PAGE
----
• DT reveals strategic investment in UK startup developing hydrogen-powered, remote-controlled aircraft to deliver broadband connectivity.
  • Operator takes on Alphabet, SoftBank, and SpaceX with rival system in the stratosphere.

Deutsche Telekom demos flying base stations in stratosphere

Deutsche Telekom demos flying base stations in stratosphere

Source: University of York

Deutsche Telekom (DT) formally unveiled a strategic partnership with UK-based Stratospheric Platforms (SPL) and demonstrated LTE services delivered from a hydrogen fuel-cell powered, remote controlled aircraft, claiming the first integration with a live terrestrial cellular network and staking its ambitions in the High Altitude Platform Station (HAPS) market.

TelcoTitans first reported in March 2019 that DT’s Telekom Innovation Pool (TIP) had taken a 31% stake in SPL, as part of a long-running R&D tie-up (Deutsche Telekomwatch, #81), and the companies revealed today that they have been quietly developing the stratospheric technology platform for the last five years.

Strategically, Deutsche Telekom Chief Executive (CEO) Timotheus Höttges referred to the work with SPL as a “Horizon 3” (long-term) or “even Horizon 4” project aimed at complementing its existing fixed and mobile networks to provide broadband services in so-called “white spots”, and eventually achieve ubiquitous data coverage. He said the technology might go live in the next five or ten years, “depending on how fast we get all the approvals”.

Taking aim at rival stratosphere initiatives, Höttges positioned SPL’s system as an “alternative to SpaceX and other services”, and that the partners had gone “one step further than Alphabet or SoftBank in what we have developed”, referring to the companies’ Loon and HAPSMobile ventures, respectively.

This technology has significant advantages over balloon and satellite”, he said. “I’m sure that we have found a very interesting alternative for ubiquitous data coverage for everybody”.

Compared to solar-powered aircraft, SPL’s hydrogen fuel-cell powered planes can carry heavier loads, which means they can haul bigger and more powerful antennas. Also, remote-controlled aircraft can be “steered much more precisely than stratospheric balloons”, he said.

Höttges hinted at bigger plans for the partnership beyond DT’s own network services in Europe, noting that the companies are researching the creation of a “stratospheric network” and that there are other parts of the world that also need broadband coverage solutions. “We are opening it up as an opportunity for others to look into”, he said.

Delivering broadband from the sky

In October in Bavaria, DT and SPL tested voice and data services delivered from LTE antennas on a remoted-controlled aircraft flying at about a 14km altitude. The aircraft can cover areas with a diameter of up to 140km. Using a standard smartphone, the partners demonstrated voice and video calls, data downloads, and web browsing over the network. The test hit download speeds of 70Mbps and upload speeds of 20Mbps, using DT’s 2.1GHz spectrum.

The test is said to have marked the first time a terrestrial cellular network was integrated with an antenna in the stratosphere.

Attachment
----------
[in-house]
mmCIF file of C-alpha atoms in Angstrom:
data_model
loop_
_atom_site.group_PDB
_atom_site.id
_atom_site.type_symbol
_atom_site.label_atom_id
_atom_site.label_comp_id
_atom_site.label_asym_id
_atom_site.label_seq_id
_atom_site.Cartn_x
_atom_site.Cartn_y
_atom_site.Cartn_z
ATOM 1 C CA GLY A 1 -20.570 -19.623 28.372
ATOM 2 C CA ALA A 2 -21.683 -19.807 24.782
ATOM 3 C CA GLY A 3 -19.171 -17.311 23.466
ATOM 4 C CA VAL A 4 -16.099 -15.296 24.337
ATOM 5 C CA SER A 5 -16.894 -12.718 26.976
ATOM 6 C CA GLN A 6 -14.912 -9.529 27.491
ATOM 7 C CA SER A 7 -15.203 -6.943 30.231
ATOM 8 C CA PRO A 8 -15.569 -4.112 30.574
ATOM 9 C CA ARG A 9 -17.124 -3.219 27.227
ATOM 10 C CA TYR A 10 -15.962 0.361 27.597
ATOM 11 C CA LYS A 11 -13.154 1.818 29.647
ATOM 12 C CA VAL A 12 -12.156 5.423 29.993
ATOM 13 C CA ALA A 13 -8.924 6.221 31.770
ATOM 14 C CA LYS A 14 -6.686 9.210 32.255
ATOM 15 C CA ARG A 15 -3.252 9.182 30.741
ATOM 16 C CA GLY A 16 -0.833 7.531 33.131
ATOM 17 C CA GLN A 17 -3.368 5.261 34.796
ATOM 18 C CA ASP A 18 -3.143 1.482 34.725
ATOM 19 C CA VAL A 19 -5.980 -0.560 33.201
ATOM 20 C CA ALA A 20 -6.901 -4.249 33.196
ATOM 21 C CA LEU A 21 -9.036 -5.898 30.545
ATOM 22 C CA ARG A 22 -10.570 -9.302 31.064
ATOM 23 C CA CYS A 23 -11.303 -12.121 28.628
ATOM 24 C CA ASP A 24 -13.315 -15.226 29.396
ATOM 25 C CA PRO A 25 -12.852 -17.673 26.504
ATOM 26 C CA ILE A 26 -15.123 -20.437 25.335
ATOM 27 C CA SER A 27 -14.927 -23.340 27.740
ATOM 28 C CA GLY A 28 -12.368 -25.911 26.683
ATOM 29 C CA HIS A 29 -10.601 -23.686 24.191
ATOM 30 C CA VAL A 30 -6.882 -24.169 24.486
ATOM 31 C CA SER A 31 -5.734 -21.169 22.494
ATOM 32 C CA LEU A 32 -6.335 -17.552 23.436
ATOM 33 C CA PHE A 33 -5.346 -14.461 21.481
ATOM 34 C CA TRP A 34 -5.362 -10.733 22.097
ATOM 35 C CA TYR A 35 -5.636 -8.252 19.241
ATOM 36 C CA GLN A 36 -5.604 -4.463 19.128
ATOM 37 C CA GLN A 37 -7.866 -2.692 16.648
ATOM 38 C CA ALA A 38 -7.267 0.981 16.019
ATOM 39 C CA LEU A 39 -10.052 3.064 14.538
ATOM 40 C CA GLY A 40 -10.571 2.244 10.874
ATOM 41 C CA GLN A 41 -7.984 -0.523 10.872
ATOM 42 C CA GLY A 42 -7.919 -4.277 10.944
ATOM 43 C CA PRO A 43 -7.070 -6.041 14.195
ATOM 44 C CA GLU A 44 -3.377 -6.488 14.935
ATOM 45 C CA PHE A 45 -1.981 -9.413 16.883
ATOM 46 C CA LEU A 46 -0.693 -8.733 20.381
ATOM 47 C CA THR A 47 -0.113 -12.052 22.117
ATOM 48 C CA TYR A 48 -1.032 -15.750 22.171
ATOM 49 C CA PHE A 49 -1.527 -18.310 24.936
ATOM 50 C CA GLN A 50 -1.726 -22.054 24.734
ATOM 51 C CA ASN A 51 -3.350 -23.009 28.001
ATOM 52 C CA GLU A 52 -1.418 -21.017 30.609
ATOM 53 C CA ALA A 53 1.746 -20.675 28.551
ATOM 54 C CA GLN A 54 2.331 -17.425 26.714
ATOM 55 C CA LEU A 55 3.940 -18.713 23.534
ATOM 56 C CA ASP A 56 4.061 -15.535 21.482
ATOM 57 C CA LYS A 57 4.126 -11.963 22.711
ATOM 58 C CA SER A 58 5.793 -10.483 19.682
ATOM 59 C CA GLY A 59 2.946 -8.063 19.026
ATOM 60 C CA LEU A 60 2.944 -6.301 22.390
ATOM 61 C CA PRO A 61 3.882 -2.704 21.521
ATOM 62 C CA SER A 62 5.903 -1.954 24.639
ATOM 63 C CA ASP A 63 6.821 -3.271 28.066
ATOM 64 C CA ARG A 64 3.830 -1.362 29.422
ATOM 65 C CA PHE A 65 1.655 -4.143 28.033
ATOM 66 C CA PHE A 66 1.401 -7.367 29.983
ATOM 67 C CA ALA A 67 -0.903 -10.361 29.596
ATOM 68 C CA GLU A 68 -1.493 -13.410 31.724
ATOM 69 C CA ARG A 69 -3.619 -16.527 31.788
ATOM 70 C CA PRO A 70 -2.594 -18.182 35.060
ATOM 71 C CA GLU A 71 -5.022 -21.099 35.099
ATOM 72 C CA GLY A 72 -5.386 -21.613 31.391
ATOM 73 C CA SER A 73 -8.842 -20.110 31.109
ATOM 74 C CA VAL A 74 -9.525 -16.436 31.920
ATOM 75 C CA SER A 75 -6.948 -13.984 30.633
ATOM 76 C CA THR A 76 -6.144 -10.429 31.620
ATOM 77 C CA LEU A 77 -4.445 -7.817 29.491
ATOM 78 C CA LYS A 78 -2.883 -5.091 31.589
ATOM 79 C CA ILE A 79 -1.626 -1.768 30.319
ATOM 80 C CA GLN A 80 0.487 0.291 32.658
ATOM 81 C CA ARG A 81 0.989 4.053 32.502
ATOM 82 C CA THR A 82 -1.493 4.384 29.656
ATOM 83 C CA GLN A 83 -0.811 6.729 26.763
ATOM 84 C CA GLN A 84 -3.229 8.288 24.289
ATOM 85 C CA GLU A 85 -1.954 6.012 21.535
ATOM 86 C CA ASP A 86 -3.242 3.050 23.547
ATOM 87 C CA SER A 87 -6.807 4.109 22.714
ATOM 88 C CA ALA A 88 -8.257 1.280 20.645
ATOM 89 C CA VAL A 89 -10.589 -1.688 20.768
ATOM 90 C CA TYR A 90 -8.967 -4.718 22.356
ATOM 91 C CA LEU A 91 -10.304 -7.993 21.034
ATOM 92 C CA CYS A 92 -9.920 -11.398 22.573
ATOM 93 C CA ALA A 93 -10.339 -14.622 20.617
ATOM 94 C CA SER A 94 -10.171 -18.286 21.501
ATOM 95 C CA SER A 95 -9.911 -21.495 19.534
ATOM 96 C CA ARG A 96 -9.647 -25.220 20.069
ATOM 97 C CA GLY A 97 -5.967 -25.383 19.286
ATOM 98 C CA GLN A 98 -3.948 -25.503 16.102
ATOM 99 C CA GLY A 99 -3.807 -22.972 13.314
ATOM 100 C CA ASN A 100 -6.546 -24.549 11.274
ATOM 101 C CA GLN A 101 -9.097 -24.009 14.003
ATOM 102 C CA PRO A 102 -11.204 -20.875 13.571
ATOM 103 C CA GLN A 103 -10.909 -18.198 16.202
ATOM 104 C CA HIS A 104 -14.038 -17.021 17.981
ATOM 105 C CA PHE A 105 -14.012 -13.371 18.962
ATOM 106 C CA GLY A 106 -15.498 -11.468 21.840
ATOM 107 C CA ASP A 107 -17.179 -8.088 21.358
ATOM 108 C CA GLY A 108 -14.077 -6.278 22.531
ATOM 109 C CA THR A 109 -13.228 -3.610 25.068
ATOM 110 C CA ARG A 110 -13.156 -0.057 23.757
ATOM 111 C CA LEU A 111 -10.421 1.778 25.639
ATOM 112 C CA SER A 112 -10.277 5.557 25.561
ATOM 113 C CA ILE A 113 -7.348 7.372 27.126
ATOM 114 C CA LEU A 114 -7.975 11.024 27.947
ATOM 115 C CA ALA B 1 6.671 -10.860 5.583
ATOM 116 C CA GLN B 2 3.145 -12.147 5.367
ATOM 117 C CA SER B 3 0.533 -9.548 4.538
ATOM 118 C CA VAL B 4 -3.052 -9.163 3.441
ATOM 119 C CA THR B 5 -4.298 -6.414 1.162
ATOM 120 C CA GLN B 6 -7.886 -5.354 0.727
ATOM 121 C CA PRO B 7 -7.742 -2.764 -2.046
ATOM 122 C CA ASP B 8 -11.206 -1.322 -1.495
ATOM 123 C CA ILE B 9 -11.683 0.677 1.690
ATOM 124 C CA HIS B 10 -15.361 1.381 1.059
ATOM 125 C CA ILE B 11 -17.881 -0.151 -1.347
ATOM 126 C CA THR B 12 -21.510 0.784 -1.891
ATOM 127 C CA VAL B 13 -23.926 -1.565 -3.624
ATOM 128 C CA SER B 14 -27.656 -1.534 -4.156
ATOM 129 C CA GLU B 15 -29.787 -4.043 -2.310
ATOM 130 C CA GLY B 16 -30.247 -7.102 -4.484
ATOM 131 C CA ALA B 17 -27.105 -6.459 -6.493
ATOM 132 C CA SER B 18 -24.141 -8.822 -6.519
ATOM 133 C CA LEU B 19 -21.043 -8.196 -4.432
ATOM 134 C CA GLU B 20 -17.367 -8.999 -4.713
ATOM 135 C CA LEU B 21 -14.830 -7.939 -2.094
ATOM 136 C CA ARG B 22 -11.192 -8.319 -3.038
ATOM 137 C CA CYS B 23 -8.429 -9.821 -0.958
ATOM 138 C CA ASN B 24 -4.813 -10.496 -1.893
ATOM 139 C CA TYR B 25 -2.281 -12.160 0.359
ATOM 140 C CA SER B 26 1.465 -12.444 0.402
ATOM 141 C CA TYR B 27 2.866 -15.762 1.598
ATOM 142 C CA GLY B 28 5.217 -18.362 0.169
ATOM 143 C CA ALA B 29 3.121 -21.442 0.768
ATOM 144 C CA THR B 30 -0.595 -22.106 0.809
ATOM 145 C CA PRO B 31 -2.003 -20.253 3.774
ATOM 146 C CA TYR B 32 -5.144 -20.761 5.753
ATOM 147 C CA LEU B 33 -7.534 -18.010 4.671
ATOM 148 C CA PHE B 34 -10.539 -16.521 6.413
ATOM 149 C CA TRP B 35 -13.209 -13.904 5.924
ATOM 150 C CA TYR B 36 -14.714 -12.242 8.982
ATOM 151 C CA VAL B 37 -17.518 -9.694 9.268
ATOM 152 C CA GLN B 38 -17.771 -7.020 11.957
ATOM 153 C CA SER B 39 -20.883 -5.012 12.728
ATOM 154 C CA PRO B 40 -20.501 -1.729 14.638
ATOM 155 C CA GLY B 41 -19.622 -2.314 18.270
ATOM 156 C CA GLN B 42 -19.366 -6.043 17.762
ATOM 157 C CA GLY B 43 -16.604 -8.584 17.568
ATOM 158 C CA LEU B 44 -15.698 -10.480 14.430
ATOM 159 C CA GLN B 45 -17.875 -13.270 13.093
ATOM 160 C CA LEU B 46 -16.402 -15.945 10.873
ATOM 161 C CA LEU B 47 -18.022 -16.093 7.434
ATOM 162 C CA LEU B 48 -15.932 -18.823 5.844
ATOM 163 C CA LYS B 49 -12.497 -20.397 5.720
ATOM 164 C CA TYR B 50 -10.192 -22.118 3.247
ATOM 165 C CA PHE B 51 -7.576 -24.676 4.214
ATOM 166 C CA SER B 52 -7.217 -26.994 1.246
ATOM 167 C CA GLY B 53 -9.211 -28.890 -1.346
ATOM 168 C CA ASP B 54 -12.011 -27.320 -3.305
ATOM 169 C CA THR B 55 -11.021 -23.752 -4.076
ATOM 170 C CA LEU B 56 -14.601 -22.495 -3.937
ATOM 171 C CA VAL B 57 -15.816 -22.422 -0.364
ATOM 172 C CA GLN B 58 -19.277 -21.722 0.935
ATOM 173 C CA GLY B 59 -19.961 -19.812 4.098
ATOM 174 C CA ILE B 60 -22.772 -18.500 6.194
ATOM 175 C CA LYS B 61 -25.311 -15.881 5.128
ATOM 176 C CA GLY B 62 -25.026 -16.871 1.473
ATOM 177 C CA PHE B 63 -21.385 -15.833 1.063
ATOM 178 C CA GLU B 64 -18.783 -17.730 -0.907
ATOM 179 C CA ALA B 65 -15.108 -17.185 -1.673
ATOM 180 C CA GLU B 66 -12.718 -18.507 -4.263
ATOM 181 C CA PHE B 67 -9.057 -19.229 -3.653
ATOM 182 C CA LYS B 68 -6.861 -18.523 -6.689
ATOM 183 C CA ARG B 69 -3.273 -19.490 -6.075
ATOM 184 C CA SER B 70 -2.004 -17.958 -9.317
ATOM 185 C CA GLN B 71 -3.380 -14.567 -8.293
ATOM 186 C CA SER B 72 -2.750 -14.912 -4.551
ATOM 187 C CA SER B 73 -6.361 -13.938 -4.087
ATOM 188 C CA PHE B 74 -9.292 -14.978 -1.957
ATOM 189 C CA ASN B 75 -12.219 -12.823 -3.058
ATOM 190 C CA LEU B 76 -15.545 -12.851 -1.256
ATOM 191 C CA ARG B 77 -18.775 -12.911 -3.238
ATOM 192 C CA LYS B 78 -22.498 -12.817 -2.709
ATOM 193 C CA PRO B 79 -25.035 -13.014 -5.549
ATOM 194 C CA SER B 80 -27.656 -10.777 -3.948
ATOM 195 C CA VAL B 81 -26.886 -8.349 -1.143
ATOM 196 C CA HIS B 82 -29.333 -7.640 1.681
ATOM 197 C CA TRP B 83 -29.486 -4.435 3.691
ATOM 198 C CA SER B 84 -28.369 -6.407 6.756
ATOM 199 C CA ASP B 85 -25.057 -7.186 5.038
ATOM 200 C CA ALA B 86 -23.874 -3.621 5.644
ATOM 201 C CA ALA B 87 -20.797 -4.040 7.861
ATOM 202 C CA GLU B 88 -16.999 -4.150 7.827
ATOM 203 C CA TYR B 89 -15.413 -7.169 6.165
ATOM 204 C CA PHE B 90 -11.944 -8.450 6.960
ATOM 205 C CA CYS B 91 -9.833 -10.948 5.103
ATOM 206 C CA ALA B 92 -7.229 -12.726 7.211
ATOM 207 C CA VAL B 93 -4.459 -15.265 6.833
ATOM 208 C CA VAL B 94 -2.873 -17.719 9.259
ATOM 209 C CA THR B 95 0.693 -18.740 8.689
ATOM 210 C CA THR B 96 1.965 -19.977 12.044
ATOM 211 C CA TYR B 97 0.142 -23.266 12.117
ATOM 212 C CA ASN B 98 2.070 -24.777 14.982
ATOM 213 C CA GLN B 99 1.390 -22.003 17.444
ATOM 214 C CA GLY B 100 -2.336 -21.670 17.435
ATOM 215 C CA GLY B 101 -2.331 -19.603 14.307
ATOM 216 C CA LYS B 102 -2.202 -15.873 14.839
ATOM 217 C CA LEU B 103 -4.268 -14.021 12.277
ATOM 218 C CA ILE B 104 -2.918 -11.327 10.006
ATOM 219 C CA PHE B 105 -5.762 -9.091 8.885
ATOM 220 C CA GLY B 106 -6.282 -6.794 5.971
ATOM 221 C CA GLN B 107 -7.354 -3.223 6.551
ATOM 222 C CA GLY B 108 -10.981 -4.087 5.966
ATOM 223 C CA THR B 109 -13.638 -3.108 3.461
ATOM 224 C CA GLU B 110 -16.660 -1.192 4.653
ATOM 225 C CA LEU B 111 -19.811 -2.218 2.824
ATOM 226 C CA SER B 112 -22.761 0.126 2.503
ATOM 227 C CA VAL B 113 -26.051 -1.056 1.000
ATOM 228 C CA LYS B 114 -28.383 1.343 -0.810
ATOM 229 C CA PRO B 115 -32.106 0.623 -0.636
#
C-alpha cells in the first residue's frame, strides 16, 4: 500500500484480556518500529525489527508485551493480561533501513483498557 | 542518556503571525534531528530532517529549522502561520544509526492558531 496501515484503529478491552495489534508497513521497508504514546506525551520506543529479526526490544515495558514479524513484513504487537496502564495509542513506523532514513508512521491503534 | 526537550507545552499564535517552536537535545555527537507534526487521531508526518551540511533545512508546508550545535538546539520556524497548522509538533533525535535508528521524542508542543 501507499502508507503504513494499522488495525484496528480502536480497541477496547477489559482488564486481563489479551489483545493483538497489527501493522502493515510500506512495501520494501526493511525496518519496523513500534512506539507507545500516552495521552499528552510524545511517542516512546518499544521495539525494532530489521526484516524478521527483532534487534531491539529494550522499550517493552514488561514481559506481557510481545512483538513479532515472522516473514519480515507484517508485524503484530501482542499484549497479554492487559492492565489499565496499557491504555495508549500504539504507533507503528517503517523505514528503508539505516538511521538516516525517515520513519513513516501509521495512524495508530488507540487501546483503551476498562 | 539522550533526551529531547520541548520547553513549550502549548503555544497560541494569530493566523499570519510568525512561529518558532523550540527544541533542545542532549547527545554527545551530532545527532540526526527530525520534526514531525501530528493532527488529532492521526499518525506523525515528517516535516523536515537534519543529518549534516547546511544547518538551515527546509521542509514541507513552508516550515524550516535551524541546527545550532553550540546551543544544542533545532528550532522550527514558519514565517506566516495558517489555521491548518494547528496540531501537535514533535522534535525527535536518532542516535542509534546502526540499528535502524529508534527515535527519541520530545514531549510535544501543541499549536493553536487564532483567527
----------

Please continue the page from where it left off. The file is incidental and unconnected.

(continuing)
SPL is new kid in the stratosphere

Richard Deakin, CEO of SPL, based in Cambridge, said that the first production aircraft will be ready in 2022 and as the operational infrastructure is being built, the target for operational deployment is 2024. SPL plans to build a factory to produce 200 planes per year.

The startup said it is in talks with investors regarding a Series-B funding round, which would reportedly raise £50m (€43m), according to Reuters. In addition to DT, SPL partners include Bombardier Belfast, Cambridge Consultants, Northrop Grumman, QinetiQ, and Thales. “We’re thrilled to be working with DeutscheTelekom to realise our vision of providing true broadband connectivity, from the sky, and we welcome other investors to join us on this journey to cost-effectively address the challenges of broadband [rollout]”, Deakin said.

Companies with high-flying ambitions for mobile connectivity
CompanyHAPS vehicleStatus

Sources: companies.


Zephyr solar-powered unmanned aircraft.

Aircraft production facility opened in 2018.


(subsidiary of Alphabet)

Stratospheric balloons.

Commercially operational in Kenya (with Telkom Kenya); launch planned for Mozambique (with Vodacom).


(subsidiary of SoftBank)

Sunglider solar-powered unmanned aircraft.

Commercial service launch targeted for 2023.


Hydrogen fuel-cell powered unmanned aircraft.

Operational deployment planned for 2024.

DT has eye on the sky

DT has for several years been visibly interested in aviation technology as a driver of its Integrated Networks Strategy, pushing in-flight broadband services through its European Aviation Network partnership with Inmarsat, and tying with Airbus to explore edge-based media-sharing platforms for aircraft passengers (Deutsche Telekomwatch, #78).

Through prolific corporate investment arm Deutsche Telekom Capital Partners, which manages TIP, the telco has also been increasingly channelling financial backing to challenger vendors that promise to disrupt operators’ supply chains and reduce procurement costs. As well as Stratospheric Platforms, DT has invested in network infrastructure upstarts Affirmed Networks (which was acquired by Microsoft in April 2020), BENOCS, and Rtbrick, among others.